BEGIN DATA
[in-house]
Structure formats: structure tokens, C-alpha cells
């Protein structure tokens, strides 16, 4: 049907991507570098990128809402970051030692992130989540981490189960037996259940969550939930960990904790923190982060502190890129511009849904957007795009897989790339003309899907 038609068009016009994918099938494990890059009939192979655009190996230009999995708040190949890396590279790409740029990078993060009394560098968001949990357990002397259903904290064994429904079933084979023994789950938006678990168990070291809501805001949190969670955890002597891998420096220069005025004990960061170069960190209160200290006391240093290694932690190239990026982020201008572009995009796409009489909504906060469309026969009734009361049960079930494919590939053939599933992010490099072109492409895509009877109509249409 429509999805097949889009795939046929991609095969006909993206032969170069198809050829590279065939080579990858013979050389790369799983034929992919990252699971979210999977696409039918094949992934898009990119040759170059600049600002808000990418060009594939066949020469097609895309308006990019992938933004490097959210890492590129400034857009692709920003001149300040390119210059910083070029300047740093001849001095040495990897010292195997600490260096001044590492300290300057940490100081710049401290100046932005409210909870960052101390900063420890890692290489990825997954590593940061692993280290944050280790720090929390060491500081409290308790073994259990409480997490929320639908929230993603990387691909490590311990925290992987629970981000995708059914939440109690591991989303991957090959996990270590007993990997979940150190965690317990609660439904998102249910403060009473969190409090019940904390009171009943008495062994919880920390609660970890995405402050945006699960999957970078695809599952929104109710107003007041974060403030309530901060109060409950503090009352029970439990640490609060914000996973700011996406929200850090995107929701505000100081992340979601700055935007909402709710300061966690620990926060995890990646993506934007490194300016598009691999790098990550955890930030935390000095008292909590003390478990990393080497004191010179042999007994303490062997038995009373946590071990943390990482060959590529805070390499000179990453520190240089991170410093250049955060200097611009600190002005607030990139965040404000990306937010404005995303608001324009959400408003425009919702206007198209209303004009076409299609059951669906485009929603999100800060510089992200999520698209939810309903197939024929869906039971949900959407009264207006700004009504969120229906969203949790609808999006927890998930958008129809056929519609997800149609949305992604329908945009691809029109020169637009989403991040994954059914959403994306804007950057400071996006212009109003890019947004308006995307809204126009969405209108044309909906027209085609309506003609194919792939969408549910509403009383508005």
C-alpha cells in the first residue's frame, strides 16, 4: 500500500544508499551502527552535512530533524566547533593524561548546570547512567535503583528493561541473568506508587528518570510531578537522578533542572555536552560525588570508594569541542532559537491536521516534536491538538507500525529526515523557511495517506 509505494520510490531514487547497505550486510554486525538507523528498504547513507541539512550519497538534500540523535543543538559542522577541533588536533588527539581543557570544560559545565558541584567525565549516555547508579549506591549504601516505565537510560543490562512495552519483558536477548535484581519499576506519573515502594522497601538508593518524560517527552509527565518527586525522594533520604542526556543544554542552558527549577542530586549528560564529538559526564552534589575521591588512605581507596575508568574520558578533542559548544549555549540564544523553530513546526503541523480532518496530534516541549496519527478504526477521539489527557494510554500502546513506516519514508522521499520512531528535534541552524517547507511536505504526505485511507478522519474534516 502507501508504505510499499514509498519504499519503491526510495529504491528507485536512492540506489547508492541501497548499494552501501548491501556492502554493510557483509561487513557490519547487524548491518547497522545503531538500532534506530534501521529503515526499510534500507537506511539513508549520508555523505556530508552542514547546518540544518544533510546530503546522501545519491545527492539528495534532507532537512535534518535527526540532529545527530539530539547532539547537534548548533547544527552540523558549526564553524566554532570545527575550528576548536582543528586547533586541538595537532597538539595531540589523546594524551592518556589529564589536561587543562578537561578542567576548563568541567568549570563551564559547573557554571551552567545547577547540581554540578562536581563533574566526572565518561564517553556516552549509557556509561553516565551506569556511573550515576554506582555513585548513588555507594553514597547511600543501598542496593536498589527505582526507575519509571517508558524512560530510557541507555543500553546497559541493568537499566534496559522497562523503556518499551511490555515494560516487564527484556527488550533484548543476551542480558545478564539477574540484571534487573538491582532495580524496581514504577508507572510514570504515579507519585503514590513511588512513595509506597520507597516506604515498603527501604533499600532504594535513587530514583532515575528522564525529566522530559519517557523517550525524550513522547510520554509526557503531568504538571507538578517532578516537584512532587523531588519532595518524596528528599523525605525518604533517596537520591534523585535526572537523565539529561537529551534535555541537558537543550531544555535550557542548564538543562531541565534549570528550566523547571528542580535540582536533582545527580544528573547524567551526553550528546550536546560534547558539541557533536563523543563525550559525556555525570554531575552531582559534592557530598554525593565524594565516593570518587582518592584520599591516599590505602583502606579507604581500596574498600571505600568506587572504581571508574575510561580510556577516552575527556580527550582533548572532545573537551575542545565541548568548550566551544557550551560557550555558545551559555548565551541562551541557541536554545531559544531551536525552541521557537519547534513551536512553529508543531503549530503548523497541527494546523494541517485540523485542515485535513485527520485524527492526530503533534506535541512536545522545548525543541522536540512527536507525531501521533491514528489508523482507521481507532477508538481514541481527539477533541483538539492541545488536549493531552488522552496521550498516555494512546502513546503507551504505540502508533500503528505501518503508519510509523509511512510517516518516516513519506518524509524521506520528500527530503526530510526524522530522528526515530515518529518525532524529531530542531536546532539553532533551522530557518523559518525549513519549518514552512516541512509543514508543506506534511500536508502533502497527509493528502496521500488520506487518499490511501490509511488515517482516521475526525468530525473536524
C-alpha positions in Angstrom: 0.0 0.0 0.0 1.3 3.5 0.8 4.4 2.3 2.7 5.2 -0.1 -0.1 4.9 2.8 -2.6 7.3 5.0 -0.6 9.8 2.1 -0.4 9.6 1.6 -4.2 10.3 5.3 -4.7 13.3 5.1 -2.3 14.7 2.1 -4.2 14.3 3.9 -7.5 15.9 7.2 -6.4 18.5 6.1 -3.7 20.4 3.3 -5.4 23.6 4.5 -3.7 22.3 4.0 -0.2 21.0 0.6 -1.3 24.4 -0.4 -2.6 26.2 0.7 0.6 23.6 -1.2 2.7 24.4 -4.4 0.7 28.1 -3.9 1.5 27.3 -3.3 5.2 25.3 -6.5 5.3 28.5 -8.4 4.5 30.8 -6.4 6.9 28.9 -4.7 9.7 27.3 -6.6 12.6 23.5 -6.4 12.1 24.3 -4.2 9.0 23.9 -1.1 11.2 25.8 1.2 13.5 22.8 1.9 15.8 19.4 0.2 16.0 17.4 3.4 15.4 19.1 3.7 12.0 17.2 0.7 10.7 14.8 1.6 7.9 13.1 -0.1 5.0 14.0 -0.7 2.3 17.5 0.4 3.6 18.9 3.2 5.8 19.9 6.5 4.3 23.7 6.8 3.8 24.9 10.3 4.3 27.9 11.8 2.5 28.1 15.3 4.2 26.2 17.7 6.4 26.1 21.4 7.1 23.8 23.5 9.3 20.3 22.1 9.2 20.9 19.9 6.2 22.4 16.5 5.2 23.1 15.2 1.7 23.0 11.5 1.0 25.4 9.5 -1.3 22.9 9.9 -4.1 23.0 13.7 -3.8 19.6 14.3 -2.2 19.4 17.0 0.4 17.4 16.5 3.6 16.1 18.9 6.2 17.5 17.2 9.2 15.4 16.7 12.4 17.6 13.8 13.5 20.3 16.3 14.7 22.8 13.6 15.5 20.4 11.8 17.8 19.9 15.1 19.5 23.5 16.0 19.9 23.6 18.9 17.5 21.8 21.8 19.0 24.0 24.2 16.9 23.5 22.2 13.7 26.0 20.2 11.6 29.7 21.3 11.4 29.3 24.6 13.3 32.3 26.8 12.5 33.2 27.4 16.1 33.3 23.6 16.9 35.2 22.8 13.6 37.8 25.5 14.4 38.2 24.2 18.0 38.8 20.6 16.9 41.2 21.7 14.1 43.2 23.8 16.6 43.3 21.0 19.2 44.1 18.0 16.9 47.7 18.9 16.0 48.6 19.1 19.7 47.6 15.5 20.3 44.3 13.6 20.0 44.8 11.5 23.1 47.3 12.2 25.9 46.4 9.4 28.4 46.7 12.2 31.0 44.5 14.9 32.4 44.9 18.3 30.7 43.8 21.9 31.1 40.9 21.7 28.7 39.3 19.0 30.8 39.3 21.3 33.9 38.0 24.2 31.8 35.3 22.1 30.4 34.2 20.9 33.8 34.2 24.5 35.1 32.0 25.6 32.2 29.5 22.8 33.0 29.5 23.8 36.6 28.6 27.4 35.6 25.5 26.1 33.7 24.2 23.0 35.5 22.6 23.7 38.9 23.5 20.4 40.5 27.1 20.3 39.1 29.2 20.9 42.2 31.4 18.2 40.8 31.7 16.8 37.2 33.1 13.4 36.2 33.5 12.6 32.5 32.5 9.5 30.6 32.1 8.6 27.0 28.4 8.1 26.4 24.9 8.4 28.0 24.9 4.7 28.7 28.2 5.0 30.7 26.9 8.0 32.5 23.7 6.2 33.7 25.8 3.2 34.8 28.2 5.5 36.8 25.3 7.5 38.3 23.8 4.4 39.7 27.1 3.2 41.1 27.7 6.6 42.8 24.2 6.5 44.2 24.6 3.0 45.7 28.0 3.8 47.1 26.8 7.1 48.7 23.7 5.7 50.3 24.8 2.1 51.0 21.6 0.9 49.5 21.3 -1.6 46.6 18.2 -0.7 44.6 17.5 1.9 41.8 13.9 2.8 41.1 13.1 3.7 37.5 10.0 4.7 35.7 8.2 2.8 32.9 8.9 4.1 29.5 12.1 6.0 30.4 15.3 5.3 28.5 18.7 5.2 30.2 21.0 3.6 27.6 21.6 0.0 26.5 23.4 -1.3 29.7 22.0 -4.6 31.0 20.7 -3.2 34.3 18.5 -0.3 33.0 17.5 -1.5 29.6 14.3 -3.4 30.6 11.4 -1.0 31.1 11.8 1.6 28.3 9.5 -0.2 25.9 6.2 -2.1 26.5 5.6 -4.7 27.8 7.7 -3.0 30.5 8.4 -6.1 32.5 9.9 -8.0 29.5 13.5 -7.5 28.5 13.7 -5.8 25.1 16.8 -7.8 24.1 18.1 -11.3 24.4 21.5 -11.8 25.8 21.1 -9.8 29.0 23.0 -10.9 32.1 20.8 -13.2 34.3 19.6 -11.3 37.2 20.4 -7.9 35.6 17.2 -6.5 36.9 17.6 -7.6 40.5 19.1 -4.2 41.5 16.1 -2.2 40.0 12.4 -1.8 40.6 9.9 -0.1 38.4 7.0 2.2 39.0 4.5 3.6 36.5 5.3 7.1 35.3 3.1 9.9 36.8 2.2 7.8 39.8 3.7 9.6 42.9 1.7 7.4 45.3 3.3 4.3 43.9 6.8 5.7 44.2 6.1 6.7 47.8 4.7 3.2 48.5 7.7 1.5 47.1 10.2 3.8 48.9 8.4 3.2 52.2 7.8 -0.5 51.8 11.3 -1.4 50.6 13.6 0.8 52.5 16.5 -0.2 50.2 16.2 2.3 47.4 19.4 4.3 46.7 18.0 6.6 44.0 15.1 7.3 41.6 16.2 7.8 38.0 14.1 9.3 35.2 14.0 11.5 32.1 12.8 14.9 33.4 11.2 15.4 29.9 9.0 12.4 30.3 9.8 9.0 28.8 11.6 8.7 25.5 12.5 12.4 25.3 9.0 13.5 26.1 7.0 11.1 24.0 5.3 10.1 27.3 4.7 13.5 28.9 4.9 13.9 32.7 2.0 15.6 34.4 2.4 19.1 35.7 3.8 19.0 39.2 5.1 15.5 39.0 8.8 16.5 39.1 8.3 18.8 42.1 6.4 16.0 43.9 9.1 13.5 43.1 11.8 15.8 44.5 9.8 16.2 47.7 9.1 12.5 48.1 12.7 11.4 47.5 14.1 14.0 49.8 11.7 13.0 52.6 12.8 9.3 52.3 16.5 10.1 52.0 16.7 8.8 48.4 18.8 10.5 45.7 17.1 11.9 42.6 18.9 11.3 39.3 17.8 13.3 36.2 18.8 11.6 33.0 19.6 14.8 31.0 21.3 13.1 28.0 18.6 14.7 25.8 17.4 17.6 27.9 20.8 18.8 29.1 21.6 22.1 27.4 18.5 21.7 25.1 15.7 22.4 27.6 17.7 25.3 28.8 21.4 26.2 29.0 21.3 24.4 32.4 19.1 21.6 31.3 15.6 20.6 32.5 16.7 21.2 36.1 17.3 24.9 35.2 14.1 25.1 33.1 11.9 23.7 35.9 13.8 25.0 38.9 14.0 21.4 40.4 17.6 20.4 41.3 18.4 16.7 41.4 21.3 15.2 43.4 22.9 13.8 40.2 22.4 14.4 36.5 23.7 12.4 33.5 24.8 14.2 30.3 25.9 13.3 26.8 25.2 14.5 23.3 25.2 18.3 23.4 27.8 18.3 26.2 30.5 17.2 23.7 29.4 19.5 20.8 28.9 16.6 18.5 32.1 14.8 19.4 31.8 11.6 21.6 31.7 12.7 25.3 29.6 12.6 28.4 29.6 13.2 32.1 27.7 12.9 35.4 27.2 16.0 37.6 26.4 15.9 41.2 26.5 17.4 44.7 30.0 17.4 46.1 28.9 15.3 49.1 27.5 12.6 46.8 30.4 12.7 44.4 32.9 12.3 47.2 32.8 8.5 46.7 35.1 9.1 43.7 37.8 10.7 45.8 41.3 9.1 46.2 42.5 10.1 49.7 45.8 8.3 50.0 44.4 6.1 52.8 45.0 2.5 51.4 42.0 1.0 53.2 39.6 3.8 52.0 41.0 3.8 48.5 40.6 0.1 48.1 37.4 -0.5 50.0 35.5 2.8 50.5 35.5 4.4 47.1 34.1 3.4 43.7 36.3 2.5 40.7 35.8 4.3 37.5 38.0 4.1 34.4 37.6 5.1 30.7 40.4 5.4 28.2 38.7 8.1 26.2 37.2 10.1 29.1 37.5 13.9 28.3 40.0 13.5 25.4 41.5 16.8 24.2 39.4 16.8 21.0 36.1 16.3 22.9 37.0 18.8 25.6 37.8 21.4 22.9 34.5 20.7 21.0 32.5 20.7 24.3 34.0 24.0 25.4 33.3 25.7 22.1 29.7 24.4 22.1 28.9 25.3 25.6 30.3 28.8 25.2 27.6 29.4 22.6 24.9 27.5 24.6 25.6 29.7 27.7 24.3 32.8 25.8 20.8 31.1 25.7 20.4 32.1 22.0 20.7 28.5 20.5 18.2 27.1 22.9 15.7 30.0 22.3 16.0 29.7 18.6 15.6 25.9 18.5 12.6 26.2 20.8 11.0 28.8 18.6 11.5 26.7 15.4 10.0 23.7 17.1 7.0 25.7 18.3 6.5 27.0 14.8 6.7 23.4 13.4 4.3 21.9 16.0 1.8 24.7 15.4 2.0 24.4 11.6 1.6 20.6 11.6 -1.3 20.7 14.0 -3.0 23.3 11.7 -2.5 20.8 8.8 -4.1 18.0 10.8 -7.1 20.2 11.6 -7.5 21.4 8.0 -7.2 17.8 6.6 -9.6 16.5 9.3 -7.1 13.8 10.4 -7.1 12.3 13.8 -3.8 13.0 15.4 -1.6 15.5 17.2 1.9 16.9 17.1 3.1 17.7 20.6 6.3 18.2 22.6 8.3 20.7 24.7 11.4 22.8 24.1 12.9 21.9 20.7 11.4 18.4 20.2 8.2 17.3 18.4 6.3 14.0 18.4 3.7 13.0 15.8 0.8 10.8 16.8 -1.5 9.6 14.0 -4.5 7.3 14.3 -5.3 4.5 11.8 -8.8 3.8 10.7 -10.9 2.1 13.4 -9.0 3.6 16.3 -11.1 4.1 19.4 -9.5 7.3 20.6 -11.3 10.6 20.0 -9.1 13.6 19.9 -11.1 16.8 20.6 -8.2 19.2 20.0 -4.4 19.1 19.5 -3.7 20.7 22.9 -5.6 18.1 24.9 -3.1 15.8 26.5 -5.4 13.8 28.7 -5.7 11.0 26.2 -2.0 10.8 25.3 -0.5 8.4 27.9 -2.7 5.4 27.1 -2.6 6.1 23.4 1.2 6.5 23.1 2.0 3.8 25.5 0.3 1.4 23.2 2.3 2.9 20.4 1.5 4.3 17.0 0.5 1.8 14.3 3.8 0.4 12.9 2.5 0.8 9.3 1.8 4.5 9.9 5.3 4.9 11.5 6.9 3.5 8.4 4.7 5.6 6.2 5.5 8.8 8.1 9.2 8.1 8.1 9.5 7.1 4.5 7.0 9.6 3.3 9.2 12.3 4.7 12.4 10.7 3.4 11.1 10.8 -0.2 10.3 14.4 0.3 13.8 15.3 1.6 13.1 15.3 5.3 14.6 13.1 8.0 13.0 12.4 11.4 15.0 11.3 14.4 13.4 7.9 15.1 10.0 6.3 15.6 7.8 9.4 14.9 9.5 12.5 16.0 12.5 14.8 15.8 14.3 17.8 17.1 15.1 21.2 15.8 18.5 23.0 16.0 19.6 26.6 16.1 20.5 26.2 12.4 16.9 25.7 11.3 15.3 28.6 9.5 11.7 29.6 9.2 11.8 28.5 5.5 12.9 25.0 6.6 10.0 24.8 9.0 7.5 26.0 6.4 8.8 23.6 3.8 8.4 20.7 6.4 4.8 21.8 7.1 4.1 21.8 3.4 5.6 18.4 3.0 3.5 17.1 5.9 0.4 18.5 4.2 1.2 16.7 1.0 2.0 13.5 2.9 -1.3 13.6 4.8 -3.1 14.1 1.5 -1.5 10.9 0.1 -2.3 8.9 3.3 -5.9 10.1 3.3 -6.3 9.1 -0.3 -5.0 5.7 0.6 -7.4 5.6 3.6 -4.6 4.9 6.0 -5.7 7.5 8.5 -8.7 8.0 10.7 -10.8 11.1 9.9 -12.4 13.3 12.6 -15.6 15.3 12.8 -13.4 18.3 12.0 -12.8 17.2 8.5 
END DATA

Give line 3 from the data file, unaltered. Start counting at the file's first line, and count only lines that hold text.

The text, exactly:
């Protein structure tokens, strides 16, 4: 049907991507570098990128809402970051030692992130989540981490189960037996259940969550939930960990904790923190982060502190890129511009849904957007795009897989790339003309899907 038609068009016009994918099938494990890059009939192979655009190996230009999995708040190949890396590279790409740029990078993060009394560098968001949990357990002397259903904290064994429904079933084979023994789950938006678990168990070291809501805001949190969670955890002597891998420096220069005025004990960061170069960190209160200290006391240093290694932690190239990026982020201008572009995009796409009489909504906060469309026969009734009361049960079930494919590939053939599933992010490099072109492409895509009877109509249409 429509999805097949889009795939046929991609095969006909993206032969170069198809050829590279065939080579990858013979050389790369799983034929992919990252699971979210999977696409039918094949992934898009990119040759170059600049600002808000990418060009594939066949020469097609895309308006990019992938933004490097959210890492590129400034857009692709920003001149300040390119210059910083070029300047740093001849001095040495990897010292195997600490260096001044590492300290300057940490100081710049401290100046932005409210909870960052101390900063420890890692290489990825997954590593940061692993280290944050280790720090929390060491500081409290308790073994259990409480997490929320639908929230993603990387691909490590311990925290992987629970981000995708059914939440109690591991989303991957090959996990270590007993990997979940150190965690317990609660439904998102249910403060009473969190409090019940904390009171009943008495062994919880920390609660970890995405402050945006699960999957970078695809599952929104109710107003007041974060403030309530901060109060409950503090009352029970439990640490609060914000996973700011996406929200850090995107929701505000100081992340979601700055935007909402709710300061966690620990926060995890990646993506934007490194300016598009691999790098990550955890930030935390000095008292909590003390478990990393080497004191010179042999007994303490062997038995009373946590071990943390990482060959590529805070390499000179990453520190240089991170410093250049955060200097611009600190002005607030990139965040404000990306937010404005995303608001324009959400408003425009919702206007198209209303004009076409299609059951669906485009929603999100800060510089992200999520698209939810309903197939024929869906039971949900959407009264207006700004009504969120229906969203949790609808999006927890998930958008129809056929519609997800149609949305992604329908945009691809029109020169637009989403991040994954059914959403994306804007950057400071996006212009109003890019947004308006995307809204126009969405209108044309909906027209085609309506003609194919792939969408549910509403009383508005």